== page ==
Electric vehicles may be getting traction these days, but they will not likely be widely adopted until engineers figure out how to boost their range without having to increase their battery size, along with the extra weight and cost that entails. One way to accomplish this is to design cars that recharge wirelessly—or even automatically—while in motion.
This concept is being developed with the help of IEEE Member Joachim Taiber. Since 2010, he has been a research professor at the Clemson University International Center for Automotive Research (CU-ICAR) in Greenville, S.C. There, he coordinates research across multiple engineering departments in energy-efficient transportation and advanced vehicle communications. He has made pioneering advances in vehicle electrification and communications technology, such as onboard systems that transmit safety-related information to nearby vehicles or real-time traffic conditions to transportation agencies.
Although stationary wireless charging systems are commercially available, in-motion charging is still in the R&D stage. Taiber and colleagues from Oak Ridge National Laboratory, in Tennessee, are developing and testing a coil design for wireless charging of EVs along with a new vehicle infrastructure communication system using a test area near CU-ICAR.
Taiber and his team use coils with ferrite cores and Litz cables, a type of cable used in electronics to carry alternating current, wound around the cores and shielded with aluminum. A primary coil providing power is embedded in the road’s asphalt, while a secondary coil that receives the power is mounted on the underside of the vehicle. Current flowing through the primary coil creates an electromagnetic field that induces current in the secondary coil, thereby charging the vehicle’s battery. Part of Taiber’s research includes the development of a foreign object-detection system that can interrupt the energy flow immediately should, for example, an animal crawl under the car where the power transfer occurs.
Taiber’s wireless charging system would require coils to be embedded in roadways, as well as a sophisticated communication system to control and optimize power transfer to vehicles. “But it will only make economic sense when there are a significant number of plug-in hybrids and EVs on the road to use the infrastructure,” he points out. The short-term goal is to advance stationary wireless charging and prepare the vehicle technology for in-motion contactless charging at low speeds.
Taiber and his team are using an automated driving system to help the vehicle align its coils with those in the road so as to optimize the wireless power transfer. They’re also working on car-to-car and car-to-infrastructure communication systems that would eventually enable in-motion charging at highway speeds for multiple vehicles in a dedicated lane. As chair of the IEEE Standards Association’s Electric Vehicle Power Transfer Industry Connection group, Taiber is also leading efforts to standardize communication protocols and control commands for dynamic wireless charging.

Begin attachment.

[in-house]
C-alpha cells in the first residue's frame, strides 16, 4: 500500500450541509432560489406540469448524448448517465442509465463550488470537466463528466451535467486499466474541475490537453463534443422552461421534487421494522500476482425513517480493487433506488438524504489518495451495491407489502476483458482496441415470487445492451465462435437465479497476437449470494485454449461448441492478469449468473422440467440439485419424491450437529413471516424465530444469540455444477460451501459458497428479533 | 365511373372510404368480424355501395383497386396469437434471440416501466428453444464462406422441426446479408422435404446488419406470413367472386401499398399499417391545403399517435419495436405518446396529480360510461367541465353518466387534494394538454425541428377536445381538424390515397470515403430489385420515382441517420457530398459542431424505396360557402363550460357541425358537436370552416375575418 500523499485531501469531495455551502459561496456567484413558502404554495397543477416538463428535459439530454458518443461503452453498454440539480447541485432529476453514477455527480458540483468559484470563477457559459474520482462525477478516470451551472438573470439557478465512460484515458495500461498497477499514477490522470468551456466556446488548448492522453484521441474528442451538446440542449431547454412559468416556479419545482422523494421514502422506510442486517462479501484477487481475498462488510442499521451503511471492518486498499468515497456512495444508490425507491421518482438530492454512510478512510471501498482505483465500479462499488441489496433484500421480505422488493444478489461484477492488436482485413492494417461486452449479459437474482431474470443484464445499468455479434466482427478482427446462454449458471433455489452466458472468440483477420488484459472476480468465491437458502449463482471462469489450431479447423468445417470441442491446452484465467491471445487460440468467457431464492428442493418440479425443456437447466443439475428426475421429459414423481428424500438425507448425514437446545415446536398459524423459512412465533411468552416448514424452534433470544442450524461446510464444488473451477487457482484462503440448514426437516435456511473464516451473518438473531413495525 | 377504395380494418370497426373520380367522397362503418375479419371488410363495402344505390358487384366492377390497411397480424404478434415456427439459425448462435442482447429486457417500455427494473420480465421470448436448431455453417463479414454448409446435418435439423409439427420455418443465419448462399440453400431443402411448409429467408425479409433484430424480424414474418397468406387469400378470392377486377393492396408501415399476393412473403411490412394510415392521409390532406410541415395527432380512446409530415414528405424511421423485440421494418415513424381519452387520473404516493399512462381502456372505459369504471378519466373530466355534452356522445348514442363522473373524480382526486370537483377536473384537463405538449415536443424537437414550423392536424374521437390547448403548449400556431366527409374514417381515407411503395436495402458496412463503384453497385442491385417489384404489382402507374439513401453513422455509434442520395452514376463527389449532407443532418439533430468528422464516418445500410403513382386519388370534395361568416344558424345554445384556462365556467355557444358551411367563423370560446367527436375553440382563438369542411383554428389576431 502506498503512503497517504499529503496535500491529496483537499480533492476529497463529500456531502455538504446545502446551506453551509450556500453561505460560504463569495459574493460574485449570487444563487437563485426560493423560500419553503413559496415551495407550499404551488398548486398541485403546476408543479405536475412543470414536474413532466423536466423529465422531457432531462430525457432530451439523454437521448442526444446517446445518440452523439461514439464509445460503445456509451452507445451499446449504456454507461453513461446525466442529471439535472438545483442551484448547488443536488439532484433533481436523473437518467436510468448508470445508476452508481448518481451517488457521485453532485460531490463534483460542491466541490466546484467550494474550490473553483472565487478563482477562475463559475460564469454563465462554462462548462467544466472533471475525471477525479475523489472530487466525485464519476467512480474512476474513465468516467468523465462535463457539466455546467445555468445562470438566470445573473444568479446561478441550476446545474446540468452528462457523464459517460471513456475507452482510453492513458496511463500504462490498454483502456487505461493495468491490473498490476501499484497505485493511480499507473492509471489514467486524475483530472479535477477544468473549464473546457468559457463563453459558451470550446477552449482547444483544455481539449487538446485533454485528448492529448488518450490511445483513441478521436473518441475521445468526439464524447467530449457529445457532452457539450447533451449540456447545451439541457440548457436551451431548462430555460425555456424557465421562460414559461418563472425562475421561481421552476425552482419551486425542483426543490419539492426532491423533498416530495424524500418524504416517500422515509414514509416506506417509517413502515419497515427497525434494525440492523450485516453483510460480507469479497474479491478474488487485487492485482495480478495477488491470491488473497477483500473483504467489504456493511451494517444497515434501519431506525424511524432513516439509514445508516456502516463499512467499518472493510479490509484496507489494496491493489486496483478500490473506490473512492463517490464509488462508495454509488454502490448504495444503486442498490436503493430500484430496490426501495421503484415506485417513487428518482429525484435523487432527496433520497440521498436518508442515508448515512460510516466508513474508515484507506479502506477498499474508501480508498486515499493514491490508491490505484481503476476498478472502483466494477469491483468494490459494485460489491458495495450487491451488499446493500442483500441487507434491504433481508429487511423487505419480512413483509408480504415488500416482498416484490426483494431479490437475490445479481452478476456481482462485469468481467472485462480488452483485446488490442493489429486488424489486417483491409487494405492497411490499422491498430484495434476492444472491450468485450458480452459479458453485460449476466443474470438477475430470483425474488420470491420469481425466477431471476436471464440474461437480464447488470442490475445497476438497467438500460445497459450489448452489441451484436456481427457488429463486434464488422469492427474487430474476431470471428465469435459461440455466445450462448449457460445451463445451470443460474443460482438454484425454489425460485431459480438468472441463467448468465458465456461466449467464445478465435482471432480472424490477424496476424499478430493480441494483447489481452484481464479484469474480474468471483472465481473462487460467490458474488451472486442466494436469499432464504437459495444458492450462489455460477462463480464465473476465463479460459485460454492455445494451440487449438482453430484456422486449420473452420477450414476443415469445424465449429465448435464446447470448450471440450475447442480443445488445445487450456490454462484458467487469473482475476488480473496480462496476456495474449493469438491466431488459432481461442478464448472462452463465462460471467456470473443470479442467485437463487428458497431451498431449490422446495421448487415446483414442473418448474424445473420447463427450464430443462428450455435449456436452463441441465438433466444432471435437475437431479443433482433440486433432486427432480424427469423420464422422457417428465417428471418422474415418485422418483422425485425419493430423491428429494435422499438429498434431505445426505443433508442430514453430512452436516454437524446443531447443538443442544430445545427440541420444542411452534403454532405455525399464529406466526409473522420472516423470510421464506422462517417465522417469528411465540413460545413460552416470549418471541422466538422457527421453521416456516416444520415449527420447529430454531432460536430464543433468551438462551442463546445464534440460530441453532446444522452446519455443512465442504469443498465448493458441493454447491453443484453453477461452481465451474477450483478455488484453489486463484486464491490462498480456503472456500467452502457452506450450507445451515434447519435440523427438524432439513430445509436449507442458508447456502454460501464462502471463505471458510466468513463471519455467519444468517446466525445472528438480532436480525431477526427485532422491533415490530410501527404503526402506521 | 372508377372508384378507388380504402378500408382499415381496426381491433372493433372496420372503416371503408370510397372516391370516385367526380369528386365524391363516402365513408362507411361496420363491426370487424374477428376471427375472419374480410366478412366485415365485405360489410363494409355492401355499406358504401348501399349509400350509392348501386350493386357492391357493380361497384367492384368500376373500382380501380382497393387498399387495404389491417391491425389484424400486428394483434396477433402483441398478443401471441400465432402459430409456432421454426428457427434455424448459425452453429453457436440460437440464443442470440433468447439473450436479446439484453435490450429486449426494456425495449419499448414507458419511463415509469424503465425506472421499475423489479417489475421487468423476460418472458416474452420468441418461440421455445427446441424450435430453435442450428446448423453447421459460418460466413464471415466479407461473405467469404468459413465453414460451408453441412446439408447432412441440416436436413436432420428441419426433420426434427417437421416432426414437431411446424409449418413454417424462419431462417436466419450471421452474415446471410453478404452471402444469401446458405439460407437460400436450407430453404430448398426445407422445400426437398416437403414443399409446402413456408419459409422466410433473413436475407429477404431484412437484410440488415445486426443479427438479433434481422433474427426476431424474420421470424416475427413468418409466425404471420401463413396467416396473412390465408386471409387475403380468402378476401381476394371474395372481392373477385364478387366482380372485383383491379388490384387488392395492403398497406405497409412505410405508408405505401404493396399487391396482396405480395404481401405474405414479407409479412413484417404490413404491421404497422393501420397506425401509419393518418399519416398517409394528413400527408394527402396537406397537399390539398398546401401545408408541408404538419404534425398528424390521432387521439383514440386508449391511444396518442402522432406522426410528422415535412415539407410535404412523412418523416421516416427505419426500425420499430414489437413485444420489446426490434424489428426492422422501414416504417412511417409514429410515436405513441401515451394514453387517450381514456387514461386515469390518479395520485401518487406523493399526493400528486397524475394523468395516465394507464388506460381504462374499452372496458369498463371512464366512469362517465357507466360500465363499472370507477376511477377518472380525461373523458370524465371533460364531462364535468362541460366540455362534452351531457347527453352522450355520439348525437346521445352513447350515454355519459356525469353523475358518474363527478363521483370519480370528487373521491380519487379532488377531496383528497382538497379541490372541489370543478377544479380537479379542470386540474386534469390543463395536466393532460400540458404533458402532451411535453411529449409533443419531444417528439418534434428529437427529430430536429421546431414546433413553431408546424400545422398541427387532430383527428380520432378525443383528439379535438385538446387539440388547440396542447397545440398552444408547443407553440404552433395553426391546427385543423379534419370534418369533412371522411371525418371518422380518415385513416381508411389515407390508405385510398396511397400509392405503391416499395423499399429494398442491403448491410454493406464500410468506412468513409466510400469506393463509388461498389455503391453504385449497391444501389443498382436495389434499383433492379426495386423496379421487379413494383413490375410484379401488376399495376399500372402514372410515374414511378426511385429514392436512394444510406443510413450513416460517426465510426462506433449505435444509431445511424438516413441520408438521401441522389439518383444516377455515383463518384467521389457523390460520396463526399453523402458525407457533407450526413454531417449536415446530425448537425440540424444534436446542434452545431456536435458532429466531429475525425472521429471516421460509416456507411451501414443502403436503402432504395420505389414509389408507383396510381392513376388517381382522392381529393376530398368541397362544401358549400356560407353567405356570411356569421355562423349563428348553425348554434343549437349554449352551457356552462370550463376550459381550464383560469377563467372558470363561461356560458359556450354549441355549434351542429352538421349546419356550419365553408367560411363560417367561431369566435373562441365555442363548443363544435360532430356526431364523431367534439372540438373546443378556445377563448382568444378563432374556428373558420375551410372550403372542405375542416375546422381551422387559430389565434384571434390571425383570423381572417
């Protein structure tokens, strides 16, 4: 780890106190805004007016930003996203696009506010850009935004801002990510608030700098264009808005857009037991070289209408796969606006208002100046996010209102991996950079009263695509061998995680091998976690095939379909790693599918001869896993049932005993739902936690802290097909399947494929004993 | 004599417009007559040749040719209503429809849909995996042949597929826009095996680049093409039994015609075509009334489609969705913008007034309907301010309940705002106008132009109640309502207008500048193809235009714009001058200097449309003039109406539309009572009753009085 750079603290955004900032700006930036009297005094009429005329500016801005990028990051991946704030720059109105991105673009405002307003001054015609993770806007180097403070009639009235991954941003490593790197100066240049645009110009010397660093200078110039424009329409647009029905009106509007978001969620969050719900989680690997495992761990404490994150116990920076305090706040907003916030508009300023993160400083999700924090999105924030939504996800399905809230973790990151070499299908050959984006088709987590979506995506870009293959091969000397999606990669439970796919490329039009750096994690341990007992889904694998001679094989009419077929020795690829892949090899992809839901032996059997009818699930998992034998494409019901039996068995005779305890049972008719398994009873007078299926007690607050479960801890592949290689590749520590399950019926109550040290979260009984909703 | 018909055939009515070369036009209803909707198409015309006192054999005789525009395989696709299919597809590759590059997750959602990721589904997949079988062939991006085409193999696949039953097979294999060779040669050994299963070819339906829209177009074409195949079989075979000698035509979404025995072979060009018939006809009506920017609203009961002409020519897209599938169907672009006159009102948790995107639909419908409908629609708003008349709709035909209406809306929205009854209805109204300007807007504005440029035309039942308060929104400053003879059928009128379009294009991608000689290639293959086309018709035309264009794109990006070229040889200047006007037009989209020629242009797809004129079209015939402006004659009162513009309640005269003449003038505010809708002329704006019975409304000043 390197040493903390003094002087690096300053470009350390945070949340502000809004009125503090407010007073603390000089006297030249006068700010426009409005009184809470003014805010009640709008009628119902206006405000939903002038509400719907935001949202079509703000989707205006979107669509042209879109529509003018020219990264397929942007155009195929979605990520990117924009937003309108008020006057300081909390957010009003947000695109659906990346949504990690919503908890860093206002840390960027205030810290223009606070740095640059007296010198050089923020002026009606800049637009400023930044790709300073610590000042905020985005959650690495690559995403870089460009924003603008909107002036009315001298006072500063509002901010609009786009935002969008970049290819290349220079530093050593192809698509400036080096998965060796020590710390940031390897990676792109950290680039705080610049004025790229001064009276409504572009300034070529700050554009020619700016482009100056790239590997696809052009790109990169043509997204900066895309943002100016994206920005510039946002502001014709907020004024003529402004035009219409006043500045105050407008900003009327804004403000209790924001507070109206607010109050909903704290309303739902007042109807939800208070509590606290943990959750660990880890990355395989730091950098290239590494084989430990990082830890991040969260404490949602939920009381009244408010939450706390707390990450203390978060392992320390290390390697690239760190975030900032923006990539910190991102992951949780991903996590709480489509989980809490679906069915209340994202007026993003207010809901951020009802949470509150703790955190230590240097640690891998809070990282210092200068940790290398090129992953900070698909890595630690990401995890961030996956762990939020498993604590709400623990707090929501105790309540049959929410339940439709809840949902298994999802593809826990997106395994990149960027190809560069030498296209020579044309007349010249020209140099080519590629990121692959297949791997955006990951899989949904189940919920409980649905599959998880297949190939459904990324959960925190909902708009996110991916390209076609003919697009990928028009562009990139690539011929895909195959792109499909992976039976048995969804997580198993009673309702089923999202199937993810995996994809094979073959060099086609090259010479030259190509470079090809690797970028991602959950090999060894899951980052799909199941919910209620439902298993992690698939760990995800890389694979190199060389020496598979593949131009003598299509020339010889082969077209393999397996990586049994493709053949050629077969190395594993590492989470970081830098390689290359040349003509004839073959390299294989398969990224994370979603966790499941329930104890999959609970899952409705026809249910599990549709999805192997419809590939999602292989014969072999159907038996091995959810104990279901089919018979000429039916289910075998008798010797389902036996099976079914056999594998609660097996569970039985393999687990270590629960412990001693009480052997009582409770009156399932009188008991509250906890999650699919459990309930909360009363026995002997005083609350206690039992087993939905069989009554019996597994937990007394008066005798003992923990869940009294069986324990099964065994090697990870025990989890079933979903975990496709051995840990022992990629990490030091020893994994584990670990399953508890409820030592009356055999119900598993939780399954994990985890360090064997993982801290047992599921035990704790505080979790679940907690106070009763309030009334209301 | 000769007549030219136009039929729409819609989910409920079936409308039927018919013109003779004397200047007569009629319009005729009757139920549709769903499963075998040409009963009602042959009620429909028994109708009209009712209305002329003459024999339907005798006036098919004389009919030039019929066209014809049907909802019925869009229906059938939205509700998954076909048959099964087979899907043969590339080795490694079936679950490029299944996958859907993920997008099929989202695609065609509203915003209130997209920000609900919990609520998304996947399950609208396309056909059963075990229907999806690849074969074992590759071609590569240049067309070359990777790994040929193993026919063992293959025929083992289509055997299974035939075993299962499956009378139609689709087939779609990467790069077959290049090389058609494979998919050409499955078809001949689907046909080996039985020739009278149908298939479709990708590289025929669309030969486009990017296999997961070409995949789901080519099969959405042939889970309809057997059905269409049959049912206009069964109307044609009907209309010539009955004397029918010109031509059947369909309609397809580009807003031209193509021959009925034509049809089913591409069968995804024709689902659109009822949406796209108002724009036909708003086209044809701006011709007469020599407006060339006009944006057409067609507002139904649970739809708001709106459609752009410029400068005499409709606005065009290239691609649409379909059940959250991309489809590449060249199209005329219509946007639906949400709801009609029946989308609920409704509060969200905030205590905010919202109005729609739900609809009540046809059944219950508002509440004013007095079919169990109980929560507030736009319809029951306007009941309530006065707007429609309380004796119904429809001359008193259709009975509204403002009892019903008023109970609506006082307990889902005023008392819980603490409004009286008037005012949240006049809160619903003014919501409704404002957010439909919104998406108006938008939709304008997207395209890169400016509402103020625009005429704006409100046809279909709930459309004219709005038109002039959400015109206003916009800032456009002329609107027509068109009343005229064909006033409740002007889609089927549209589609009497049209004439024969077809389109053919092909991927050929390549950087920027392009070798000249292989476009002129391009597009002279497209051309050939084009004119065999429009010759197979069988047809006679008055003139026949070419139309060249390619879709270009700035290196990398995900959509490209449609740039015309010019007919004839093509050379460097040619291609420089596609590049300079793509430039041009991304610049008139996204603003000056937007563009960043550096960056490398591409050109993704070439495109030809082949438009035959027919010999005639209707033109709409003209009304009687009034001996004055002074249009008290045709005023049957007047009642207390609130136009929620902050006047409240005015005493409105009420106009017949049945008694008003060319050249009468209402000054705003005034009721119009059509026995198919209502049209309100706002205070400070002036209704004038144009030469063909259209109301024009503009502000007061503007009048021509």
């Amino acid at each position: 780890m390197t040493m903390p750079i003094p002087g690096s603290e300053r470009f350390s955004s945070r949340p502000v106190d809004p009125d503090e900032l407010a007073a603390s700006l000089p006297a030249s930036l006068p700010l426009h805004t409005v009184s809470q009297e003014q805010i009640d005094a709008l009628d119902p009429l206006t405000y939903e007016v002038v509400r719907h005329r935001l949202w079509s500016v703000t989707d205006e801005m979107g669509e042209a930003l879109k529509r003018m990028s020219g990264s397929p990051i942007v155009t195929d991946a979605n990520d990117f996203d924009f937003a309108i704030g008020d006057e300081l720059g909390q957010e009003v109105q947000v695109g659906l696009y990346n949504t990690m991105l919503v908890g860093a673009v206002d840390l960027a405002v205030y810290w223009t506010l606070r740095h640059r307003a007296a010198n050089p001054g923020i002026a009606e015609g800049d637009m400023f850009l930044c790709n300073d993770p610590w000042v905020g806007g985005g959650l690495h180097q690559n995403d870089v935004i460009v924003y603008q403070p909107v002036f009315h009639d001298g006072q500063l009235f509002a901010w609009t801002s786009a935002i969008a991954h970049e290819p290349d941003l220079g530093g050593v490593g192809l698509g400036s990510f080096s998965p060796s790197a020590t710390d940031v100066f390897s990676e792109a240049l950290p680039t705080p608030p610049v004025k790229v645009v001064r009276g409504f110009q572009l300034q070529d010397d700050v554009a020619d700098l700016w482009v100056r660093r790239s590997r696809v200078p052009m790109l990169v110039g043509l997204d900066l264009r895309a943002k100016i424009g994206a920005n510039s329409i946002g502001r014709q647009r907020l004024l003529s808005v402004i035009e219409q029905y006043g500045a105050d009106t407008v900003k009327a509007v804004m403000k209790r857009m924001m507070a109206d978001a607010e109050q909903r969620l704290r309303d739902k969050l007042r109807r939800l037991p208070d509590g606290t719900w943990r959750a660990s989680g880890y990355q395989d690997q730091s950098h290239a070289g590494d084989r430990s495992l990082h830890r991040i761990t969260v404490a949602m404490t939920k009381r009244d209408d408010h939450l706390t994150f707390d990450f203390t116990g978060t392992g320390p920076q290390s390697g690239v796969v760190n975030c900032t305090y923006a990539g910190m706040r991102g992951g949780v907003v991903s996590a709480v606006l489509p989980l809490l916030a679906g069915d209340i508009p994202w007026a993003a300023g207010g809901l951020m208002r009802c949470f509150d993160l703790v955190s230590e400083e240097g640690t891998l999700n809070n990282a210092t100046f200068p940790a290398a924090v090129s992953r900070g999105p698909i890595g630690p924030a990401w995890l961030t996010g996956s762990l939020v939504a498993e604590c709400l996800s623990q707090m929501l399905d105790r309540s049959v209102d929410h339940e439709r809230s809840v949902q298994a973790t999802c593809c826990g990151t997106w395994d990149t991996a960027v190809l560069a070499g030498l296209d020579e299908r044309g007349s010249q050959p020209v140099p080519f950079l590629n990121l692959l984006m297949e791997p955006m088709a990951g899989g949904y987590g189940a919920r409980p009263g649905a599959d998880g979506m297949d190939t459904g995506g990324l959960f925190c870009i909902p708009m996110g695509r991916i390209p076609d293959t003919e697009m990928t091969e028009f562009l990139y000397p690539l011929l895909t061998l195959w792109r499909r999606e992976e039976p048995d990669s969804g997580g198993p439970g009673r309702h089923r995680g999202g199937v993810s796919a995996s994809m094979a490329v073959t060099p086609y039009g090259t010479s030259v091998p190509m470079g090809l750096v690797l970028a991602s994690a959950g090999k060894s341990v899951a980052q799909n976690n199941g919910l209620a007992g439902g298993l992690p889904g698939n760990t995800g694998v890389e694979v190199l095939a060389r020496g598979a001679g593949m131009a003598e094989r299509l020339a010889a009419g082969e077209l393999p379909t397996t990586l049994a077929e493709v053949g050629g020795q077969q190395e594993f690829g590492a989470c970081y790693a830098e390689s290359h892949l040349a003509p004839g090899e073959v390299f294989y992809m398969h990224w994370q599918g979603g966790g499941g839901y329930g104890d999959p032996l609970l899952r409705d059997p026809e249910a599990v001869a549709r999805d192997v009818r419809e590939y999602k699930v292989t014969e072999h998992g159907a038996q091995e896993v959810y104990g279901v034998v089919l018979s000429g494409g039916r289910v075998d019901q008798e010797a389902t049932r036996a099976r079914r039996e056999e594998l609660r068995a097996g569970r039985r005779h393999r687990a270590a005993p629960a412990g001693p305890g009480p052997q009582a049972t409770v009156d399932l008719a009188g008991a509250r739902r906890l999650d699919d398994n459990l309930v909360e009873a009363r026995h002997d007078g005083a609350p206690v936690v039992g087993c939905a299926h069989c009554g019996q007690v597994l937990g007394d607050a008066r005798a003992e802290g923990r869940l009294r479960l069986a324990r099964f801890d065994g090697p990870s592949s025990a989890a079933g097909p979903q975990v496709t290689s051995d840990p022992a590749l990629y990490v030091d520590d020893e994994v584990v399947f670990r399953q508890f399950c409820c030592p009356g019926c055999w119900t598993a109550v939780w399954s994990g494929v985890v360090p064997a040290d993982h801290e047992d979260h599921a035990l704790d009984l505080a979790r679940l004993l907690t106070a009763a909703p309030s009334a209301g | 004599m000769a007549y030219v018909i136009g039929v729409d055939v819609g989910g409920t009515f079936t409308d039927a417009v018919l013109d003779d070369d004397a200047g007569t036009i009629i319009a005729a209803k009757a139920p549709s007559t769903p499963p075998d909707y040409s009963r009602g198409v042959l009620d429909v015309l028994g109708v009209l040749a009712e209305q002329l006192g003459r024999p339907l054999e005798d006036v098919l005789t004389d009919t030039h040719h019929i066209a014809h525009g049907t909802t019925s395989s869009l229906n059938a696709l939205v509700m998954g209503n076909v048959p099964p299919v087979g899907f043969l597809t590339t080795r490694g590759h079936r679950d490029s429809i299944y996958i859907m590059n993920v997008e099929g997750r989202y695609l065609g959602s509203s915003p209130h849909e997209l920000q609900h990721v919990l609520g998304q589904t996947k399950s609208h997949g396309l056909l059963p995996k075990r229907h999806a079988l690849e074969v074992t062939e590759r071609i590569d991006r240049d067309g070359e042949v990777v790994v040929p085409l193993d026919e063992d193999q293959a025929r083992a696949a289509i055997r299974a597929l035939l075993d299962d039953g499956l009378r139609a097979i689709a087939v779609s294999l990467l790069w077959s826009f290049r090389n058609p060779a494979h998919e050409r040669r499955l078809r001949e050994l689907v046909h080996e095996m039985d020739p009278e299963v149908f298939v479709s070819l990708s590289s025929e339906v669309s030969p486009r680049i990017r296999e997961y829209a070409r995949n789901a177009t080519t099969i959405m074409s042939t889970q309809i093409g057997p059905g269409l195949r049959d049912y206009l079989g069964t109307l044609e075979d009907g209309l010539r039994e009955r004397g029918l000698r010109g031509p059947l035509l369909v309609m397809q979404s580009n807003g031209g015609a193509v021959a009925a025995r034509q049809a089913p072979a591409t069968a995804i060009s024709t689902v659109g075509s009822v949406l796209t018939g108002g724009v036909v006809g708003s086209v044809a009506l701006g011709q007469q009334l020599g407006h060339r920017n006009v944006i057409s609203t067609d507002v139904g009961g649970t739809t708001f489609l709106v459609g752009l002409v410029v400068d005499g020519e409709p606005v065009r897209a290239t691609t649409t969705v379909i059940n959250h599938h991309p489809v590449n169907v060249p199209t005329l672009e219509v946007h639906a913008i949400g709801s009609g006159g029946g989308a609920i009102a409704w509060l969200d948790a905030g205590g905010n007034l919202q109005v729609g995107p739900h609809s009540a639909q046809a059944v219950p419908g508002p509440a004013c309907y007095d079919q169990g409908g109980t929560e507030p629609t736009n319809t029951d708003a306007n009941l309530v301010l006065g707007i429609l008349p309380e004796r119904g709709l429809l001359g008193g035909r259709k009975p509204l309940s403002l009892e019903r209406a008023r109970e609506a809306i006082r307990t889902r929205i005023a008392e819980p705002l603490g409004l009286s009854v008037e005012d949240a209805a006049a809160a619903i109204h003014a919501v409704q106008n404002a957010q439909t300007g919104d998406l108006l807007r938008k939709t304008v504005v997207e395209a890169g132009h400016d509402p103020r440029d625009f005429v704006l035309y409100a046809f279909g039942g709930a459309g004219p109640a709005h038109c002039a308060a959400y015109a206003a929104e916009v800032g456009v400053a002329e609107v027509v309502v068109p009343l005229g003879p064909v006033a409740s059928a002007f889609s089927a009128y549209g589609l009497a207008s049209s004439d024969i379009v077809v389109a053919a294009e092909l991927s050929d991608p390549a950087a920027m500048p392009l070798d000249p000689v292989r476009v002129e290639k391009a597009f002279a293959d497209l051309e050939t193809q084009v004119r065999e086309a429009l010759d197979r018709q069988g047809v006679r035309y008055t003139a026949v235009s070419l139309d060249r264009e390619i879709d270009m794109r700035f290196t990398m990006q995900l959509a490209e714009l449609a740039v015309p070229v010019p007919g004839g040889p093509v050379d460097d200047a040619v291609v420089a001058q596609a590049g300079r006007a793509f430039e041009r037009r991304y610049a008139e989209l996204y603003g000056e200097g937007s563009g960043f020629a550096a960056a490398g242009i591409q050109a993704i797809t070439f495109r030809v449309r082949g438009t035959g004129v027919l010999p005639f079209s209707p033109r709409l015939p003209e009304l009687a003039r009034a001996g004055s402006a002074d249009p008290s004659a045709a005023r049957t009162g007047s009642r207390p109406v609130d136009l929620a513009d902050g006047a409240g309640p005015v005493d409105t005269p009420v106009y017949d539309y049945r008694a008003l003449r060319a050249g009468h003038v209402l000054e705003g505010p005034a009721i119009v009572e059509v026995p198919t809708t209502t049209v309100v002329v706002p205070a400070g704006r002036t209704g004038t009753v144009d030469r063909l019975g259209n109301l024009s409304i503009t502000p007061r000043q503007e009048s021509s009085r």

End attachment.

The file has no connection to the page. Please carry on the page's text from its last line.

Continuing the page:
Taiber has been fascinated with cars since childhood. He grew up in a small village near Baden-Baden, in Germany’s Black Forest. “My dad was a professional pilot, and my interest in cars may have had something to do with the fact that I always got airsick but never carsick,” he says with a laugh.
He earned a master’s degree in mechanical engineering in 1991 and a Ph.D. in technical sciences in 1996, both from the Swiss Federal Institute of Technology in Zurich. While at school, Taiber held internships at BMW and Mercedes.
He joined BMW in Munich in 1997 as a senior in-house consultant in product development, and was promoted to head of IT innovation management and IT benchmarking in 2001. In 2005 he moved to its Information Technology Research Center (ITRC) as head of its project management office, and two years later went on to lead the information technology research. Taiber left the company in 2010 to join Clemson.
He got involved in electric transportation in 2008 when gas prices in the United States shot up. “There was suddenly a lot of interest in electric cars,” he says. “I, too, was interested and wanted to understand them better.”
In addition to his research at Clemson, Taiber has also helped advance EV technology through his IEEE efforts. He was instrumental in forming the IEEE Transportation Electrification Initiative, which encourages advances in electric transportation through meetings, conferences, newsletters, and a Web portal, among other resources. He was also general chair of the first IEEE International Electric Vehicle Conference, held in 2012 in Greenville, and is helping plan this year’s conference in December in Florence, Italy.